Dr. Asher took on a patient brought in by Dr. Johsnon (you know I’m happy to see him coming around more often). The couple’s dream pregnancy turned into a nightmare when the woman’s water broke at 15 weeks and the doctors refused to do a D&C for fear of legal repercussions. Instead, they sent her away and kept telling the husband that the situation wasn’t an emergency as she carried a dead fetus and developed an infection. Eventually, he trekked from his rural home to Chicago to seek out help before it was too late—and by that point, the woman had gone into septic shock. It was touch and go there as Asher tried to save the woman’s uterus while also preventing her from hemorrhaging out during the operation. Everything ended up just fine, all things considered, with the couple candidly exploring future options for their family that they were both comfortable with. Without fully touching upon the complexities of the current laws surrounding pregnancies and miscarriages, Chicago Med showed the dangers of laws that work against women, their choices, and their safety.
And finally, Dr. Archer was unable to save a patient that his son brought into the ED who was having shortness of breath. Sean, who is a counselor at a rehab facility, put all of his faith in his father, but sometimes, things are simply out of everyone’s control, which was hard for him to accept as he was full of hope and positivity, trying to help people with their second chance at life. While it’s unclear what caused Damon’s fluid in the lungs, it may have been caused by persistent drug use, which led to heart failure, and meant he was too far gone to be saved. I’m just hoping that Damon’s death doesn’t send Sean off the deep end or make him second-guess his career path—it’s just a reminder that life doesn’t always work out the way you want or expect it too.
Maggie assisted Dr. Johnson throughout his visit, all while getting her divorce papers officially notarized. When the moment finally came, it was nice to see her get the support of Asher and Zola, while also acknowledging that she has an interest in Johnson… when she’s finally ready to get back out there again.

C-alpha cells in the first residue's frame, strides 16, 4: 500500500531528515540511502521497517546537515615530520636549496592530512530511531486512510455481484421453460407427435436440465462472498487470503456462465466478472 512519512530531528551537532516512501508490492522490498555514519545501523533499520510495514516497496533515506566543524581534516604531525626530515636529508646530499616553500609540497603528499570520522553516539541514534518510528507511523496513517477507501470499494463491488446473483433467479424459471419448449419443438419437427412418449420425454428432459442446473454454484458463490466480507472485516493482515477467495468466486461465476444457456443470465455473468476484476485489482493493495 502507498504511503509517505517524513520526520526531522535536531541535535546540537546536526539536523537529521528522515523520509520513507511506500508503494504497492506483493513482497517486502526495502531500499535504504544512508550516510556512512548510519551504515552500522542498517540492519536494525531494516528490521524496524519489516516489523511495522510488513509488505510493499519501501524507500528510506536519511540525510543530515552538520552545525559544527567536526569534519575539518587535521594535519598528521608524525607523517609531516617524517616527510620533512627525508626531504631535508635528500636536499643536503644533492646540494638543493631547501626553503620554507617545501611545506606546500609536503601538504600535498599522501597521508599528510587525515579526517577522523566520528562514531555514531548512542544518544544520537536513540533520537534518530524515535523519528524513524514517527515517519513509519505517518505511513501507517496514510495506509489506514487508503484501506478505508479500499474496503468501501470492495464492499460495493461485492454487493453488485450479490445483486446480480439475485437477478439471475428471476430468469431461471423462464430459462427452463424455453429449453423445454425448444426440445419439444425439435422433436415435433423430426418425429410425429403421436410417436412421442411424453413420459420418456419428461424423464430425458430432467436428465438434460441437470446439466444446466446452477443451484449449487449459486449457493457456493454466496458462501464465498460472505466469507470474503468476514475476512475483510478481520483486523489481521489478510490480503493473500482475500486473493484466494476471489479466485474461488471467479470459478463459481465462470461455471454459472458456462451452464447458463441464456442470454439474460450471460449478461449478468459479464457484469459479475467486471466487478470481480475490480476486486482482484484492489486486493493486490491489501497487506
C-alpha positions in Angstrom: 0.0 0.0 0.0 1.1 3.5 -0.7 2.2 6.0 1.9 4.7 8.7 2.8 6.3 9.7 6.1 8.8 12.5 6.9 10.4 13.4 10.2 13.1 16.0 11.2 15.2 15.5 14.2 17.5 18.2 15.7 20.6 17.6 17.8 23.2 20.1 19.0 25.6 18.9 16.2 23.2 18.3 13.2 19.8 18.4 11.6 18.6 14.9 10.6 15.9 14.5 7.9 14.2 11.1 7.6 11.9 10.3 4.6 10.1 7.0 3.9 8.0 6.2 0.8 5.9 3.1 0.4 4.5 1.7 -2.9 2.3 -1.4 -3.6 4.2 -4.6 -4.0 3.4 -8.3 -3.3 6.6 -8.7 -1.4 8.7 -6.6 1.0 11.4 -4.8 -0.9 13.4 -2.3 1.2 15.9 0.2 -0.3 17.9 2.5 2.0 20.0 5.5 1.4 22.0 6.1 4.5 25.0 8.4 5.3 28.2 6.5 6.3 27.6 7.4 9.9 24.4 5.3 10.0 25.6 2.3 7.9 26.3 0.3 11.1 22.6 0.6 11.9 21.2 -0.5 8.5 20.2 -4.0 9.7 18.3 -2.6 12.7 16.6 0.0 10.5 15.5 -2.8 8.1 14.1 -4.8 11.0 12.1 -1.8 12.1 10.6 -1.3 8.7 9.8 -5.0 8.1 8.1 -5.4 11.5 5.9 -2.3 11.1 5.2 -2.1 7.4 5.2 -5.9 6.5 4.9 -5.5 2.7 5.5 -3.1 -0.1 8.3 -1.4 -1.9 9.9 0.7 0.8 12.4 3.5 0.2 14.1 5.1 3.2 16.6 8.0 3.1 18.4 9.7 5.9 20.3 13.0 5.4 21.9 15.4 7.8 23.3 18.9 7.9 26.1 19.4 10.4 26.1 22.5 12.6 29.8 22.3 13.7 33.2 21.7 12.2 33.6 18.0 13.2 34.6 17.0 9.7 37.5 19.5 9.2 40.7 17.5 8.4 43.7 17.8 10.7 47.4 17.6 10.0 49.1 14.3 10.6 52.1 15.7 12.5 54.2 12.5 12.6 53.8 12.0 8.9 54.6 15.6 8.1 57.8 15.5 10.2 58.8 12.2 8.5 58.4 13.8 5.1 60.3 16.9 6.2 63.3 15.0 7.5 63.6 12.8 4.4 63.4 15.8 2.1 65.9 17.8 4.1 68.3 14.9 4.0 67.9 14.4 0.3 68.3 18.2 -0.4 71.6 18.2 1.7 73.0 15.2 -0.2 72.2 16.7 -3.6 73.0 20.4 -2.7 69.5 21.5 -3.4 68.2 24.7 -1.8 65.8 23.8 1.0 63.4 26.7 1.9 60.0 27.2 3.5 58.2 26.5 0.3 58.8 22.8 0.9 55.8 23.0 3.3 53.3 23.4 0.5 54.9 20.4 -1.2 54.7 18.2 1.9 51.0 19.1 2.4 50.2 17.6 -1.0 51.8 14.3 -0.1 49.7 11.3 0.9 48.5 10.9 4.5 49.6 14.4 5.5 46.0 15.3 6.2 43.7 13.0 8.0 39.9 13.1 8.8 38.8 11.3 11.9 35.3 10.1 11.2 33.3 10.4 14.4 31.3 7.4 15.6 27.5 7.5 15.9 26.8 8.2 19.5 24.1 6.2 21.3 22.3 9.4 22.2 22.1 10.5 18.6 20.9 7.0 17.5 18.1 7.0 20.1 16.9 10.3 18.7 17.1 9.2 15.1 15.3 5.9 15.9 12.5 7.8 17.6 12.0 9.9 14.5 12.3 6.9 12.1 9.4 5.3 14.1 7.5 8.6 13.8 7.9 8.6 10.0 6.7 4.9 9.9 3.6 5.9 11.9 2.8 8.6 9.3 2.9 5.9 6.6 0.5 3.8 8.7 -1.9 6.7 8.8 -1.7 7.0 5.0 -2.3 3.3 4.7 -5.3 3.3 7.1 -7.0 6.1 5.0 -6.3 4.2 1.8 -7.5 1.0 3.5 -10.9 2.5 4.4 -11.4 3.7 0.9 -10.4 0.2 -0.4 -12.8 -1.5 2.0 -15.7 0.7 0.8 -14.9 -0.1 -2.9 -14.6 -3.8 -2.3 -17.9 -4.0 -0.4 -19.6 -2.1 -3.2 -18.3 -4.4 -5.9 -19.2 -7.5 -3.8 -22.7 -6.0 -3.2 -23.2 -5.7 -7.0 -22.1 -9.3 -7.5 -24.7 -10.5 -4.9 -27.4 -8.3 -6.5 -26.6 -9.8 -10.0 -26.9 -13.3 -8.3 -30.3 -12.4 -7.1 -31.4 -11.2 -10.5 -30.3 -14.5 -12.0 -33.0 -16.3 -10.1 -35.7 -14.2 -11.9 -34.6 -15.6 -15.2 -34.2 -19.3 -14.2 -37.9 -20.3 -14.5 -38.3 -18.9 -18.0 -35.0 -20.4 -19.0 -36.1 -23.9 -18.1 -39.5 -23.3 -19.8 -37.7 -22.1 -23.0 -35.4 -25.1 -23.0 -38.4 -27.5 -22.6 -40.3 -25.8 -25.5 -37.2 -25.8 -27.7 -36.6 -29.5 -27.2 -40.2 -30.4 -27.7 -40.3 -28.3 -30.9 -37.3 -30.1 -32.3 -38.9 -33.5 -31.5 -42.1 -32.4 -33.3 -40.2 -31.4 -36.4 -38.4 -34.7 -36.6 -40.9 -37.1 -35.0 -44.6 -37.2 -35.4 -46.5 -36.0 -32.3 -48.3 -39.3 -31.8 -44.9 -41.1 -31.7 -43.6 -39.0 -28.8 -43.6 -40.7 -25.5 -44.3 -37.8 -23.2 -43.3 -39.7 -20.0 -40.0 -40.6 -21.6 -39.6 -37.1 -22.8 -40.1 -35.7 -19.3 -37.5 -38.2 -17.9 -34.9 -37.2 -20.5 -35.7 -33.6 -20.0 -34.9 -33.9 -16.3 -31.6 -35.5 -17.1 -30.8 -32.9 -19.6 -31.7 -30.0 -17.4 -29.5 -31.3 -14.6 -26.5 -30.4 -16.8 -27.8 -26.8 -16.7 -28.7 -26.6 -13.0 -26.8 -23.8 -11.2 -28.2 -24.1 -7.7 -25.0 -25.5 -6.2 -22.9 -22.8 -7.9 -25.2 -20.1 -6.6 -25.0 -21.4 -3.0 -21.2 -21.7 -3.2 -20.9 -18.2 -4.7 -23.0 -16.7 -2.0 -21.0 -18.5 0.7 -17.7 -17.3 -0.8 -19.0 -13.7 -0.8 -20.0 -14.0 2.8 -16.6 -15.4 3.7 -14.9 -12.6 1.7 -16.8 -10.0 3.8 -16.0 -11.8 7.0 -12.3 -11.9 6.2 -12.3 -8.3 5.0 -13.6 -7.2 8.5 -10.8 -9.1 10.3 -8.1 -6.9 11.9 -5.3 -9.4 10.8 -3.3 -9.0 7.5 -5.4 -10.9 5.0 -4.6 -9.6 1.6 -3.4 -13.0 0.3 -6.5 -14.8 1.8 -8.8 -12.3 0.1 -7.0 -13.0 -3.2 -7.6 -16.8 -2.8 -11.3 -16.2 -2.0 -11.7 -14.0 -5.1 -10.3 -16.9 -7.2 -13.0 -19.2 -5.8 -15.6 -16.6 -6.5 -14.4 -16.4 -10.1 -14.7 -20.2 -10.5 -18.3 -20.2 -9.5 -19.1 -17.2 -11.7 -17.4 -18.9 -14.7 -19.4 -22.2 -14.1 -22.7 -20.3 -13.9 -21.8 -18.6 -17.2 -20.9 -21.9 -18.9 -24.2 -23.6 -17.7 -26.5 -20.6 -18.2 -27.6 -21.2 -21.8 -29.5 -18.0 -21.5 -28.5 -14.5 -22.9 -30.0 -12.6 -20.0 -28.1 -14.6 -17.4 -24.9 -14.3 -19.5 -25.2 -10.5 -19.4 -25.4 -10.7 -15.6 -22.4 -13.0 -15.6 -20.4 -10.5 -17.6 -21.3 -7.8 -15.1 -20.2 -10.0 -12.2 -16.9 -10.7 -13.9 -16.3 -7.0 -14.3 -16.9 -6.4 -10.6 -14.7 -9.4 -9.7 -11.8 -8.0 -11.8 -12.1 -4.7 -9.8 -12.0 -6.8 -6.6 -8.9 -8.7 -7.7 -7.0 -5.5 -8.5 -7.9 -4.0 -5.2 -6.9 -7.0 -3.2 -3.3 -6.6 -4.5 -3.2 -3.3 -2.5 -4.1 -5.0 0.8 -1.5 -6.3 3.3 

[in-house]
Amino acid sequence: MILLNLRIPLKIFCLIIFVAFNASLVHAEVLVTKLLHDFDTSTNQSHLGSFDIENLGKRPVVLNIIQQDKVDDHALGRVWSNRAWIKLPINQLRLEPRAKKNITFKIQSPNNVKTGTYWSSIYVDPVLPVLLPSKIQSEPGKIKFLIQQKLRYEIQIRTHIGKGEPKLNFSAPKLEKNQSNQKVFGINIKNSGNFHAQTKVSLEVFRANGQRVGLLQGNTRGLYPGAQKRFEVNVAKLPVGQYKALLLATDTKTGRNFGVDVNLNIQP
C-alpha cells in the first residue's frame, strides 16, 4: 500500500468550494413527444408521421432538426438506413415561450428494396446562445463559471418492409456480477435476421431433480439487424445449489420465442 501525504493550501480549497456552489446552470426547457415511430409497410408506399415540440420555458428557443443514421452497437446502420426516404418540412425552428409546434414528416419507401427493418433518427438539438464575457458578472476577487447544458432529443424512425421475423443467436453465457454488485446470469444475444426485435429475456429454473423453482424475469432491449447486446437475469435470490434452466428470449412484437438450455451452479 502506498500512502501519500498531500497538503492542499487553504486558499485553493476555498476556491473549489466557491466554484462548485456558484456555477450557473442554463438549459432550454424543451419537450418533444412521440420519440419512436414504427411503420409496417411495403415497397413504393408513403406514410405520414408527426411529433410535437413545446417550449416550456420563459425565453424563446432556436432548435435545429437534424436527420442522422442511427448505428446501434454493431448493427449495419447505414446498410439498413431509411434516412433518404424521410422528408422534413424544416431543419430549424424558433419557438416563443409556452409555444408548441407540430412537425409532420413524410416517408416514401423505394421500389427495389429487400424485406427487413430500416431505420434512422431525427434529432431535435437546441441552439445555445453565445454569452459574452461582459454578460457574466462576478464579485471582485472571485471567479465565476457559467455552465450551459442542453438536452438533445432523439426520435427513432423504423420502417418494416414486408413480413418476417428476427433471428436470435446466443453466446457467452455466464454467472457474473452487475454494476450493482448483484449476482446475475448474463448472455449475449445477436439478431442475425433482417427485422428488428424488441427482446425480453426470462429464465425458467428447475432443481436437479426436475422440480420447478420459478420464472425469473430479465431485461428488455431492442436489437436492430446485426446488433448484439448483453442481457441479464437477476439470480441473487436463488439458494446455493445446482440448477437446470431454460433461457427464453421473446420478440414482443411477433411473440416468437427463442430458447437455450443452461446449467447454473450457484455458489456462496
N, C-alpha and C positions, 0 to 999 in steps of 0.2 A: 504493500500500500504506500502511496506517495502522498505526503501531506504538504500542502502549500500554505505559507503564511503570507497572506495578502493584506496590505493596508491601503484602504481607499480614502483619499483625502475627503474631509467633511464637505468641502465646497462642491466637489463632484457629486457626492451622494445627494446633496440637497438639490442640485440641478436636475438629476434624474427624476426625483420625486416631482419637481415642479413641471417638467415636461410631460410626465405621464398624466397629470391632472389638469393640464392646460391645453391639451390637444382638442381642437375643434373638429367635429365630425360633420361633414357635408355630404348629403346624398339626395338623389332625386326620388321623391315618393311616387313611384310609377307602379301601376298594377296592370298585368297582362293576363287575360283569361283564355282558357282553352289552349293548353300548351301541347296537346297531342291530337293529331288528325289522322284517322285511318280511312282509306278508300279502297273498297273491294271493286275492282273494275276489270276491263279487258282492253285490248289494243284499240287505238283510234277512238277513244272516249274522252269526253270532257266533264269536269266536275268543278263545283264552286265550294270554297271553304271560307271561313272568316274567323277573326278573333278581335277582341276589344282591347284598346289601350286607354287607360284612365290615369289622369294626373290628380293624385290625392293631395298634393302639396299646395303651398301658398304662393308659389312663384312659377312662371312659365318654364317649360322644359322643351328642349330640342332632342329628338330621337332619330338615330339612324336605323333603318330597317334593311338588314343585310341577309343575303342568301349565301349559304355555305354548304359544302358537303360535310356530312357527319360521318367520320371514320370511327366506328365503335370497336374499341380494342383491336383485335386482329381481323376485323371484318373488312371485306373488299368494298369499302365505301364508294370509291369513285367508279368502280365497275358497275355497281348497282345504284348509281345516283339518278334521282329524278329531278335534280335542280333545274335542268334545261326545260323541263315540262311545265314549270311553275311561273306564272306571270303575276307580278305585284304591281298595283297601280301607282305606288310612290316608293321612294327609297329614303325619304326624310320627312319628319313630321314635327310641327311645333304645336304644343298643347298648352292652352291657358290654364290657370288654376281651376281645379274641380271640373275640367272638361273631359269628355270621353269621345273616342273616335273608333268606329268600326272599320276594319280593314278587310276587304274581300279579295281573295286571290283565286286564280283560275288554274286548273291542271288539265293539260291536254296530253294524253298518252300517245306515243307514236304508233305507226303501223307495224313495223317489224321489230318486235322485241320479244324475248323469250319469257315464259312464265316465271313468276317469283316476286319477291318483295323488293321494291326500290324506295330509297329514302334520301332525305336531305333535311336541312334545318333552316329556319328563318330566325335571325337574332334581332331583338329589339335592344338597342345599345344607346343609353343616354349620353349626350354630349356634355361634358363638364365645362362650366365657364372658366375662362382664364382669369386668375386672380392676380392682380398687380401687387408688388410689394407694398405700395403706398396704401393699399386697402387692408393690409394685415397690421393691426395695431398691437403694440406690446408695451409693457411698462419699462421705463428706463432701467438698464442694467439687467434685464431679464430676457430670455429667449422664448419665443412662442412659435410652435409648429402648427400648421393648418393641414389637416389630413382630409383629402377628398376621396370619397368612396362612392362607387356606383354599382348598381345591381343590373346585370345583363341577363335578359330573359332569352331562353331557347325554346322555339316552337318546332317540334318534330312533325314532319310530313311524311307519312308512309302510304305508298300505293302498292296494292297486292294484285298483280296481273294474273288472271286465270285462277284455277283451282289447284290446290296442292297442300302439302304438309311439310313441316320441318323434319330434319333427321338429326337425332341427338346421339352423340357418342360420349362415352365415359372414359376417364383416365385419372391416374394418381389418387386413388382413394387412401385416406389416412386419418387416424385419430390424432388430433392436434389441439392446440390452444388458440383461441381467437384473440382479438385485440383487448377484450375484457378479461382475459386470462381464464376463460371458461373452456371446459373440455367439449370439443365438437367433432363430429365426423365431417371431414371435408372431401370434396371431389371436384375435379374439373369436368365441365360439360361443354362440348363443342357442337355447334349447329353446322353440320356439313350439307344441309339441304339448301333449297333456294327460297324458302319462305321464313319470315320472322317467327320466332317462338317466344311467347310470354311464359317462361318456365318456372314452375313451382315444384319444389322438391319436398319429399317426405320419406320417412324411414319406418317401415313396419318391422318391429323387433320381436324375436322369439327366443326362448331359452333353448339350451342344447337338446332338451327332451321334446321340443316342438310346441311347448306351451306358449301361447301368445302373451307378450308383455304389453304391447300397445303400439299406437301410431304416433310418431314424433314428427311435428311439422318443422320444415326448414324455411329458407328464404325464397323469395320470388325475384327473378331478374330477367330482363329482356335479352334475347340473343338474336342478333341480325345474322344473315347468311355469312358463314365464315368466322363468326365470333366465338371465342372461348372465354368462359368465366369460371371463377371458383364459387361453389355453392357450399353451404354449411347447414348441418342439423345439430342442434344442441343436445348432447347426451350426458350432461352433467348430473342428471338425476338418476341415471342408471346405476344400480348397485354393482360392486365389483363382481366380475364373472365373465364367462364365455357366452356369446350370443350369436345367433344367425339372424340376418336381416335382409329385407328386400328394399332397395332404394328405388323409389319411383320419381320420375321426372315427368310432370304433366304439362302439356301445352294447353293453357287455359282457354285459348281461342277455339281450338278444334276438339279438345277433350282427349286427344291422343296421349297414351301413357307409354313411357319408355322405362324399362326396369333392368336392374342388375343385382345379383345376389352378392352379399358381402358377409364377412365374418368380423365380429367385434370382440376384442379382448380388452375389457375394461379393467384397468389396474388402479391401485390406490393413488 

What did you think of the episode? Did it pull on your heartstrings?
Chicago PD Season 11 Episode 5 Review – Split-Second
Atwater does it again, but that’s really no surprise. Kevin Atwater episodes of Chicago PD are consistently the strongest—delivering complex issues, a riveting performance, and making us all question why LaRoyce Hawkins isn’t allowed to take the wheel more often.
And would it kill them to give him a love interest so he doesn’t have to carry this burden all on his own?
On Chicago PD Season 11 Episode 5, Atwater responded to a robbery in progress on Jeweler’s Row, but the situation quickly escalated as the robbers proved to be dangerous and careless, firing shots that killed the store owner and hit an innocent bystander, who ended up bleeding out to death.
The moment was one that haunted Atwater for much of the episode, as the wife of Corey, who was trapped between the safety door, blamed Atwater for making a conscious choice to try to save the owner over her husband.
And she’s not wrong—Atwater went to check on the other man, allowing the impenetrable doors to close, preventing him from rendering life-saving aid to Corey.
He was filled with instant regret knowing that his choices could’ve made a difference, and while we know that it’s simply Atwater’s personality to want to take accountability, the case showed that sometimes, despite our best efforts, we can’t change the outcome. And we can’t save everyone.
It wasn’t stated in the episode—and Atwater said time and time again that he didn’t know why he chose to check on the owner instead of Corey—but my guess is that he didn’t imagine that the doors would be impossible to break through. He likely also felt that the injuries of the owner may have been more extensive than Corey’s, and felt the need to prioritize helping him.
At the end of the day, he followed his gut in a split-second, trying to make the best decisions for everyone, and there’s not much more you can ask for when it comes to the person responding to a critical situation.
He went back to the scene of the crime, retracing his steps an replaying the situation over and over in his brain, making himself feel guiltier, particularly when he found the keys under the shattered glass, which could have bought Corey the necessary time until the paramedics arrived, but that’s all hindsight and doesn’t change what happened. Atwater can learn from it, but he needs to let himself move on for his mental health, especially as Voight pointed out that there is no handbook on who you should save first.